1) Can teachers unions reform their own profession?

2) Does the best reform happen from the ground up?

3) What is the right role for unions in education today (assuming they aren't going away anytime soon)?

4) Other than the 3 reform ideas listed in the article, what would you like to see the unions support? Is it feasible?

Those of us in think tanks are expected to be highly opinionated. It's the nature of the game. But strong opinions need not breed closed ears. We look forward to hearing from you....

Liam Julian

Greg Forster thinks (at least I think he thinks) that the difference between rewards and bribes is purely semantic. But semantic distinctions are born to relate and describe real distinctions and degrees, no? Otherwise, we'd have but one word (briwards, maybe) for the concept in question. I argued that Michelle Rhee's KIPP-based justification of her plan to pay students to induce their good behavior overlooks several basic points, such as the real difference between KIPP Dollars and American dollars and that KIPP rewards its students for behavior it already expects while Rhee's plan bribes students to do that which they already should.

Forster doesn't understand the difference between KIPP's rewards and Rhee's bribes. I'll explain it again, but differently. Suppose: Iran refuses to cease its nuclear-weapons development despite the world's protestations. America therefore offers to give Iran $5 billion in annual aid and lift sanctions if the Islamic nation pulls the plug on nuclear dabbling. Behold--bribery! Now suppose Iran voluntarily ends nuclear-related nonsense and, for the most part, behaves itself. America then decides to lift sanctions and transfer funds to Tehran, but only so long as Tehran continues to play by the rules. Behold--a reward!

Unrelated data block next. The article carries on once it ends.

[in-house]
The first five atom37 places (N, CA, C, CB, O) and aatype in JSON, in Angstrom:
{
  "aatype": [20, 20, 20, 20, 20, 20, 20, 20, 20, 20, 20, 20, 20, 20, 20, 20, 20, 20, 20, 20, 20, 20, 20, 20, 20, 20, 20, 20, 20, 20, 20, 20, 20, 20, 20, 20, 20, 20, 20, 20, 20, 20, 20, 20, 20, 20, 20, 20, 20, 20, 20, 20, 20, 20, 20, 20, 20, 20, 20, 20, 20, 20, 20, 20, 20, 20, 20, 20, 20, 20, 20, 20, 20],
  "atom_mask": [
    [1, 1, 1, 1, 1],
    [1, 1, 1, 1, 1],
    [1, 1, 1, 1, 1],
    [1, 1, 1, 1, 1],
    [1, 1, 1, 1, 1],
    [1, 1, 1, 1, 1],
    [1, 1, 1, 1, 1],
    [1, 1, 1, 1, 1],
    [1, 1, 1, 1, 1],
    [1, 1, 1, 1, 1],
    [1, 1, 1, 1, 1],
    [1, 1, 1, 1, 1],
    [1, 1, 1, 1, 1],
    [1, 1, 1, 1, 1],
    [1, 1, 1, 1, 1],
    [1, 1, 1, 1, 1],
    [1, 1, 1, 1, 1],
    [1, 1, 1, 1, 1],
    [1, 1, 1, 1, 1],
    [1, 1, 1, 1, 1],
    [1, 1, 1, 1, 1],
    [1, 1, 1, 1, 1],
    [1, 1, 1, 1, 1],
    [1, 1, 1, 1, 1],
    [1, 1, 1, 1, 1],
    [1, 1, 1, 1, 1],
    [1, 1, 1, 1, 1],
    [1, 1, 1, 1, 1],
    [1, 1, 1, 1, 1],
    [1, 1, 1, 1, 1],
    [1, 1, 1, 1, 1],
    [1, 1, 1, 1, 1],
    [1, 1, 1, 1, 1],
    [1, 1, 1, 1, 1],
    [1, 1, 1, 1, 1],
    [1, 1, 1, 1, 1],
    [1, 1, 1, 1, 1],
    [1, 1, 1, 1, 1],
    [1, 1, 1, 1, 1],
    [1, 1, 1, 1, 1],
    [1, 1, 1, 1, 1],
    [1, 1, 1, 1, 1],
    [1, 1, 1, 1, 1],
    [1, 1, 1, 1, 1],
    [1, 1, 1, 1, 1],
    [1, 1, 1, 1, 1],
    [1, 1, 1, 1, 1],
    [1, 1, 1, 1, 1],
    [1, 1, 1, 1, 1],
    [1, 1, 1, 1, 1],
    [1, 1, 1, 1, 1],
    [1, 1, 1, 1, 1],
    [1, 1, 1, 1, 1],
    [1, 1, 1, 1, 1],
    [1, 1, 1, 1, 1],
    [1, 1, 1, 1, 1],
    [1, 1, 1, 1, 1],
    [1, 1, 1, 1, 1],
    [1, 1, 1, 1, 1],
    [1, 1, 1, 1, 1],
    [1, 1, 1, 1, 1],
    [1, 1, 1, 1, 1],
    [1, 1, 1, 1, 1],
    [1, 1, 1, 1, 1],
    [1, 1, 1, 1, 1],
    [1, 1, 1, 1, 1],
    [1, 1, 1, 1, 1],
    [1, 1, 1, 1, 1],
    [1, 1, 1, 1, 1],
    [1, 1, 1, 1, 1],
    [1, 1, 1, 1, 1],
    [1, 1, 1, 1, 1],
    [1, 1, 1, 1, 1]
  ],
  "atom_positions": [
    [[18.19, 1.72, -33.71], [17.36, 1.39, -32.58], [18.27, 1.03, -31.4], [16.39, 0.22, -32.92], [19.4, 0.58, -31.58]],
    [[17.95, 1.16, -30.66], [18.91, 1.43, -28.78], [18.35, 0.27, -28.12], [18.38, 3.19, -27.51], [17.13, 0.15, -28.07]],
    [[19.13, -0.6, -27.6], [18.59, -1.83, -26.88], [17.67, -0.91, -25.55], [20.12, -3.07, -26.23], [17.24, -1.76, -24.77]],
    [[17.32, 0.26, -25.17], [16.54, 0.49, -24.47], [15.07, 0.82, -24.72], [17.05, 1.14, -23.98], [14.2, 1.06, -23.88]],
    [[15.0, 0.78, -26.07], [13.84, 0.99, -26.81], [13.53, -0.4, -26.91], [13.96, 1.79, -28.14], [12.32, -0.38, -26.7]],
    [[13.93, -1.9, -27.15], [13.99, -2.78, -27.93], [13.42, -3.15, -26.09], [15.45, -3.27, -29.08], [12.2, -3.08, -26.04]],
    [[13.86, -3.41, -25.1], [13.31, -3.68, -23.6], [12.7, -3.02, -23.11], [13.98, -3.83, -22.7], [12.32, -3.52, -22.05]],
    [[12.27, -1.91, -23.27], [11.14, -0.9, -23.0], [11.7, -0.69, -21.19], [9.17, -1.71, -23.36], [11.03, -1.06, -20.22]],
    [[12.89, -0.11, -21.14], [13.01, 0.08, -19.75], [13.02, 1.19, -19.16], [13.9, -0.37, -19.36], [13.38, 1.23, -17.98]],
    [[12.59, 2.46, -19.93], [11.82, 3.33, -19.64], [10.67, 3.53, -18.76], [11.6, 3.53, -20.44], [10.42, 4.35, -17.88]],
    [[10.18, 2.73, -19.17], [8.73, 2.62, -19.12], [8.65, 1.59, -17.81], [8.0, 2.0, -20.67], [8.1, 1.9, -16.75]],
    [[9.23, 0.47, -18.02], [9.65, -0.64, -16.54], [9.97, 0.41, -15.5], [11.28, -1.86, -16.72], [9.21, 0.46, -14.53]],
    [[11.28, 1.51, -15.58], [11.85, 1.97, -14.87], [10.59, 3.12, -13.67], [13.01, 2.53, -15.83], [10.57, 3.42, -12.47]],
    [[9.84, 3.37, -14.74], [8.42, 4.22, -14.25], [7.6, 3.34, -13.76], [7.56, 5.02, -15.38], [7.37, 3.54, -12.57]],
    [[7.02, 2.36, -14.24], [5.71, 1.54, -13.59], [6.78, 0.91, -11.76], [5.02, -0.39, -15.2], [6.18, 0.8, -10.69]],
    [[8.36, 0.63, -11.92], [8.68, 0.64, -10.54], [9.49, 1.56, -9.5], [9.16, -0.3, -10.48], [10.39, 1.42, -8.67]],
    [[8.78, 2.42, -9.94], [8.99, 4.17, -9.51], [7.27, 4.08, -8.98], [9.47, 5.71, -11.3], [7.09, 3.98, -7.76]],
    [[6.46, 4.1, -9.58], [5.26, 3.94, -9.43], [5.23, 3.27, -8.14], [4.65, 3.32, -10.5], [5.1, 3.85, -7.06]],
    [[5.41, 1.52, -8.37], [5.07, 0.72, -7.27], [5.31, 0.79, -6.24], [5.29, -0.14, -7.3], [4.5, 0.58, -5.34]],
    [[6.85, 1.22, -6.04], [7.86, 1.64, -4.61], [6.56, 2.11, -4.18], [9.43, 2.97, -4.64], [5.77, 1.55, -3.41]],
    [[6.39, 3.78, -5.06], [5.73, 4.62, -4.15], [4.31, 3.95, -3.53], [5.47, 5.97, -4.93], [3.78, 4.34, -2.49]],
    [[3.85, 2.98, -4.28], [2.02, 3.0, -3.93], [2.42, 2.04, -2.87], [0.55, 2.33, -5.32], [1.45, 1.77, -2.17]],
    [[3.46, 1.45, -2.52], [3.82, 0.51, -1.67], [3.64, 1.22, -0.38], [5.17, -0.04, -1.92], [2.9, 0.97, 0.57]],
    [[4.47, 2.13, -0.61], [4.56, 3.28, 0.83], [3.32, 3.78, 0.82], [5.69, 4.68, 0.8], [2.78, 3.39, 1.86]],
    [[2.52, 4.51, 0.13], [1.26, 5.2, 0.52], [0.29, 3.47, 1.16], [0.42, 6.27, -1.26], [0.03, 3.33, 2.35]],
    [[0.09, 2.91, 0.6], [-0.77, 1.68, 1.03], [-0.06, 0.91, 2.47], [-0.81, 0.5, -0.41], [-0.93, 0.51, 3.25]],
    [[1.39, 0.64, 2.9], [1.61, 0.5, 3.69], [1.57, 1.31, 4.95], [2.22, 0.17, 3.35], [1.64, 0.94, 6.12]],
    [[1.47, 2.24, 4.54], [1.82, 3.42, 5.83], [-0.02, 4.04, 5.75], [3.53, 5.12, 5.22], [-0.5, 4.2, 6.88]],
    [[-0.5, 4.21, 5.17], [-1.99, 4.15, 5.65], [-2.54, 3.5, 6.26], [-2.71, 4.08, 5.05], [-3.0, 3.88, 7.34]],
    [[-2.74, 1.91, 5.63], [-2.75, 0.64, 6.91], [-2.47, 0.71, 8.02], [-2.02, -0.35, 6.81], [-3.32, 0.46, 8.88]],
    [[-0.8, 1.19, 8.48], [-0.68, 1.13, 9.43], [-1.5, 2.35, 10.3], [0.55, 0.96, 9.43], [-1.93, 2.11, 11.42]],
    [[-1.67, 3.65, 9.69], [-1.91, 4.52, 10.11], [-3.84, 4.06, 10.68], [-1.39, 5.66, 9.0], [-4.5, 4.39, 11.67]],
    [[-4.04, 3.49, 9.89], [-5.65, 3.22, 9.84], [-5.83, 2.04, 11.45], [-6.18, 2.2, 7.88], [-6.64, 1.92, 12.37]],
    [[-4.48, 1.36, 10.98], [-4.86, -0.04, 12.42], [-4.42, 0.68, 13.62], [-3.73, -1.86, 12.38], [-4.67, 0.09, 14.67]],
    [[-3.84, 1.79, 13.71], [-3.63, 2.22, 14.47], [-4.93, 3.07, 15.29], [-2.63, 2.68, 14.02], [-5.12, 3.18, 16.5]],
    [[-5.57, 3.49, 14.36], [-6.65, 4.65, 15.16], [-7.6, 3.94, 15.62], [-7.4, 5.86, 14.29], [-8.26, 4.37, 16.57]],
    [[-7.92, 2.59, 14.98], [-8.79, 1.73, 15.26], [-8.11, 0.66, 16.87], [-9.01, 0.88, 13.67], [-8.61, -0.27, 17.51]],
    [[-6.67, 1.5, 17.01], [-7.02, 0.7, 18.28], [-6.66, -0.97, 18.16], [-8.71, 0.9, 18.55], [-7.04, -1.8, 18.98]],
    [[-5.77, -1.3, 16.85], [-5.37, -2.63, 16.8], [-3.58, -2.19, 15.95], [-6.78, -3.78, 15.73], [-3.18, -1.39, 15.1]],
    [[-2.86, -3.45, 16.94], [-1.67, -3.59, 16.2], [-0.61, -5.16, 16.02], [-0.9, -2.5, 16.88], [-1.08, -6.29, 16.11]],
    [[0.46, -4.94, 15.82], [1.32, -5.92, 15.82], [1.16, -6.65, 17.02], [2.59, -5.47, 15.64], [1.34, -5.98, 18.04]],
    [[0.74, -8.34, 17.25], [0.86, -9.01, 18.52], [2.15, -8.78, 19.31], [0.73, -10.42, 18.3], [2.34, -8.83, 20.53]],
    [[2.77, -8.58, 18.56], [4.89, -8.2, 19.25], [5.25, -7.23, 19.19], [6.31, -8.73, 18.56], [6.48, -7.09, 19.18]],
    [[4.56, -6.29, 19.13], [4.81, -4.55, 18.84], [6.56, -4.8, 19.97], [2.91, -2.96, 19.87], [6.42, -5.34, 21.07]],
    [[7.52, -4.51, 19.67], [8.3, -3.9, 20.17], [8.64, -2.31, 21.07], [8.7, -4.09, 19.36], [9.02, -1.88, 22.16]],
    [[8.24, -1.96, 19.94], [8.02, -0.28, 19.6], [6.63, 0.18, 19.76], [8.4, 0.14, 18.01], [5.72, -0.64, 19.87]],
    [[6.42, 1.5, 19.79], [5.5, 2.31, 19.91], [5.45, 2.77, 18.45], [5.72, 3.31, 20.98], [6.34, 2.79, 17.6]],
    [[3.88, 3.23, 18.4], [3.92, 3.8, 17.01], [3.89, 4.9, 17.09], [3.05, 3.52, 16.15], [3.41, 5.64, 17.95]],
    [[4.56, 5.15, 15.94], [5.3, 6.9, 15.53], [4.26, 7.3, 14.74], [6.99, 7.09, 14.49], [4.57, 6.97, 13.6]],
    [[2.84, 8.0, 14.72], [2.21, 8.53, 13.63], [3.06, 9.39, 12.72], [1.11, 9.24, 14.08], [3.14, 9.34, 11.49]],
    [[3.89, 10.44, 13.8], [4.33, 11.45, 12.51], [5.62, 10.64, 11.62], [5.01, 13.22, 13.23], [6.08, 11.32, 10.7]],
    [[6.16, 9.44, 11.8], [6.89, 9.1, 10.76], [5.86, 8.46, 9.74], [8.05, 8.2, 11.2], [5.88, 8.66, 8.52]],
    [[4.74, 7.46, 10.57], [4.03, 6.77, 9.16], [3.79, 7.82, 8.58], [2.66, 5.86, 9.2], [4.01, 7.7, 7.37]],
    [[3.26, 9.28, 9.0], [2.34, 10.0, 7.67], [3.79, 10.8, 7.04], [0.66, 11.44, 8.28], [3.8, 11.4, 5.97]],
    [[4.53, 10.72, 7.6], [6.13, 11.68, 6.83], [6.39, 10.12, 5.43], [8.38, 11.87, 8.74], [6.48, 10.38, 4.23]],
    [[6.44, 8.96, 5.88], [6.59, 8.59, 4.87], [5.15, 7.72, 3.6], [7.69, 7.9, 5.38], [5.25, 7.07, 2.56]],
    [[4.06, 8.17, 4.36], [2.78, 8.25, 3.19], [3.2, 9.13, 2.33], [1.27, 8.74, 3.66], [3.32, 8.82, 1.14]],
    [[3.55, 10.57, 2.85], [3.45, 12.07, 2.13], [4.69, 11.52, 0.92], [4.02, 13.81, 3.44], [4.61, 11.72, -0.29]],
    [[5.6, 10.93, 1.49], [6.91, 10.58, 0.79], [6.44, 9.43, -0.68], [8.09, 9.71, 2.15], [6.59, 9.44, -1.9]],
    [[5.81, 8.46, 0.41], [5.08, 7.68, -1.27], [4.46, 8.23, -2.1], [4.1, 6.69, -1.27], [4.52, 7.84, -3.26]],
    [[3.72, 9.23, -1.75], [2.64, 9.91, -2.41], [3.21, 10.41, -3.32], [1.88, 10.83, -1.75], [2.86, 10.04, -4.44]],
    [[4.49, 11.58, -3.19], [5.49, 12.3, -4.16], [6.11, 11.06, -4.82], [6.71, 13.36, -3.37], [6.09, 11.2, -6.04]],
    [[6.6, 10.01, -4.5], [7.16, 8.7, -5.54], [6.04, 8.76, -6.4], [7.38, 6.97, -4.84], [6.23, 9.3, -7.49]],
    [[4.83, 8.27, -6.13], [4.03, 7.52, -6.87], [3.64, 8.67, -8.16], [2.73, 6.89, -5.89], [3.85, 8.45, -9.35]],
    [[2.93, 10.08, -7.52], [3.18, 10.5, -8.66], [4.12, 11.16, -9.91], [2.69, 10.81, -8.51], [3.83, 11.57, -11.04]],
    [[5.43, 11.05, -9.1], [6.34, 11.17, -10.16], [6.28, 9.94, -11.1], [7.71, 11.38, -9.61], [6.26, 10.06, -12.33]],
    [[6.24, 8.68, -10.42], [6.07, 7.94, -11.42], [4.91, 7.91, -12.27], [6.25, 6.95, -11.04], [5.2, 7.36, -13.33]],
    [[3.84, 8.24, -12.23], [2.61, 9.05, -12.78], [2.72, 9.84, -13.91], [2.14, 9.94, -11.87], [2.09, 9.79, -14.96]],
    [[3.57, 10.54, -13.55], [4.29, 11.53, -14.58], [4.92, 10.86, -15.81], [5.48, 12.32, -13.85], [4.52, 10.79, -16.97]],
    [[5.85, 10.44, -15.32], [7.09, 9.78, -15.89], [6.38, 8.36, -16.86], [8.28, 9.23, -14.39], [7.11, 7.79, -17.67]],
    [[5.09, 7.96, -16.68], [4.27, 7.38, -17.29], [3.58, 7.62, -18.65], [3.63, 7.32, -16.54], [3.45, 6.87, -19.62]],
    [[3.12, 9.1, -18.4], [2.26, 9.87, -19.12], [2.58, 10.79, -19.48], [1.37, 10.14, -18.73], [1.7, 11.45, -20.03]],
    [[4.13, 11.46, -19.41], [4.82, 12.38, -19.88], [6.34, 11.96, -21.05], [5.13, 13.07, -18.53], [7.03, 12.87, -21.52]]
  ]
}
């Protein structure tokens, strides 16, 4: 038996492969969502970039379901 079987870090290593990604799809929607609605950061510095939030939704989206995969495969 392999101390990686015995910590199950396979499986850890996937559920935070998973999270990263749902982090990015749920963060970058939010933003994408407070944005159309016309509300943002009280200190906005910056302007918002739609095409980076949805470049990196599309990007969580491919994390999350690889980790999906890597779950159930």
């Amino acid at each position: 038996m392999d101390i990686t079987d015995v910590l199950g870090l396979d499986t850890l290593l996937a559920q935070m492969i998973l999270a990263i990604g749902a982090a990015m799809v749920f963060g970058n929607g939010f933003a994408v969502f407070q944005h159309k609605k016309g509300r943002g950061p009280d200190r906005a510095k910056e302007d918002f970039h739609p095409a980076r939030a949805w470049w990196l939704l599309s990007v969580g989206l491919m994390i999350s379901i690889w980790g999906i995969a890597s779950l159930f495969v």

Liam Julian

The Heritage Foundation's Dan Lips writes today, on National Review Online (where "Education Week" continues), more about the Republican eschewal of No Child Left Behind.

I'm in Scottsdale, Arizona today (projected high: 99 degrees) for an education reform summit hosted by the State Policy Network, the Alliance for School Choice, and the Friedman Foundation. Savvy readers will surmise that at such an event, "school reform" equals "private school choice," and that no keynoter would be appropriate other than the 60's-radical-turned-school-choice-godfather Howard Fuller. (They'd be right.)

Fuller is not known for dry oratory, and he gave a real stem winder of an address today. He took some shots at Barack Obama, whom he supports for president, for calling for change and yet not being willing to break with the teachers unions over choice. But he saved most of his fire for none other than my good friends Rick Hess and Sol Stern. (He went out of his way to say that he "likes Rick." Sorry, Sol.)

He argued that both think tankers quoted him selectively in recent articles (this one by Sol ; Rick's is listed here but not yet available online). For instance, in the current issue of The American , Rick writes:

Howard Fuller, patron saint of the voucher program, has wryly acknowledged, "I think